Fabaceae (pea) family
Also known as
shrub wattle, Acacia lophantha, Albizia lophantha
Where is it originally from?
What does it look like?
Short-lived tree to 5-10 m with densely hairy ribbed twigs and bronze, hairy young shoots. Alternate frond-like leaves (20-30 cm) are twice divided along the midribs with 8-15 pairs of main subdivisions and 20-40 pairs of linear leaflets which are silky underneath. Tiny, numerous, green-yellow flowers in flowerheads (5 x 5-10 cm) resembling a bottlebrush appear from May to August, and are followed by flat, green to brown seed pods (8-15 cm) containing foul-smelling seeds.
Are there any similar species?
Other wattles and Hakea species are similar. Distinguished by larger flower heads and leaf shape.
Why is it weedy?
Fast growing and maturing, and produces many long-lived seeds. Tolerates high to low rainfall, poor soils, salt, wind, and low fertility (fixes nitrogen).
How does it spread?
Contaminated soil and gravel, fresh and salt water movement all spread seeds. Common seed sources are hedgerows, shelterbelts, gardens, roadsides, and waste areas.
What damage does it do?
Tall, rapidly establishing stands overtop low-growing vegetation, but native forest species establish under wattle so impacts are usually confined to open and low-growing vegetation types.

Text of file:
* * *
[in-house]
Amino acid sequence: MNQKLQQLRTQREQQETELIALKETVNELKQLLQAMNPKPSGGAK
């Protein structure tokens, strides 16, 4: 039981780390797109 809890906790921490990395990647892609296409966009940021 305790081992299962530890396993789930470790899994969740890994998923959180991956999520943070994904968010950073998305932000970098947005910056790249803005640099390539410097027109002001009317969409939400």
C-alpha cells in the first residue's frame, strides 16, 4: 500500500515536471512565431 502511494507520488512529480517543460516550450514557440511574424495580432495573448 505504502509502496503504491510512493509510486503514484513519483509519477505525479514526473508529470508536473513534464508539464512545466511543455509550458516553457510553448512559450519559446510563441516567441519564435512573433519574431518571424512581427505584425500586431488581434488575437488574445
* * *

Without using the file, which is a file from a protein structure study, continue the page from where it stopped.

Which habitats is it likely to invade?
Shrubland, disturbed forest, riverbanks, coastal fringes, gumland, short tussockland, and bare land.
What can I do to get rid of it?
Only control where wattle is a recent threat, of low incidence or poses a high ecological threat.
1. Hand pull or dig small plants (all year round). Ensure minimum soil disturbance.
2. Cut and squirt trees (all year round): Make 1 cut every 100 mm around the trunk and saturate each cut with 5 ml undiluted triclopyr 600 EC (5ml).
3. Frilling: glyphosate (250ml/L).
4. Injection method (all year round): drill holes sloping into the sapwood at regular intervals around the tree. As each hole is drilled saturate with glyphosate (250ml/L) or metsulfuron-methyl 600g/kg (3g) or triclopyr 600EC (10ml undiluted).
5. Stump swab (all year round): metsulfuron-methyl 600g/kg (5g/L) or triclopyr 600 EC (50ml/L).
6. Spray (spring-summer): glyphosate (10ml/L) or triclopyr 600 EC (30ml/10L).
What can I do to stop it coming back?
Stumps regrow. Reseeds following disturbance by fire, machinery or non-selective spraying. Light lover, dislikes growing amongst species of similar or even lesser height, which makes it a true pioneer species. It provides a good cover for native species and is succeeded in tall canopy habitats by native species where their seedlings exist. These sites can be left to regenerate (20-30 years). Amongst well established, tall native vegetation, regeneration can be speeded by wattle control. Do not merely fell, as wattle recovers faster than native species and the higher light levels induce more seed germination. Clear all roads, metal dumps, quarries and other sources. Maintain native groundcover at all times.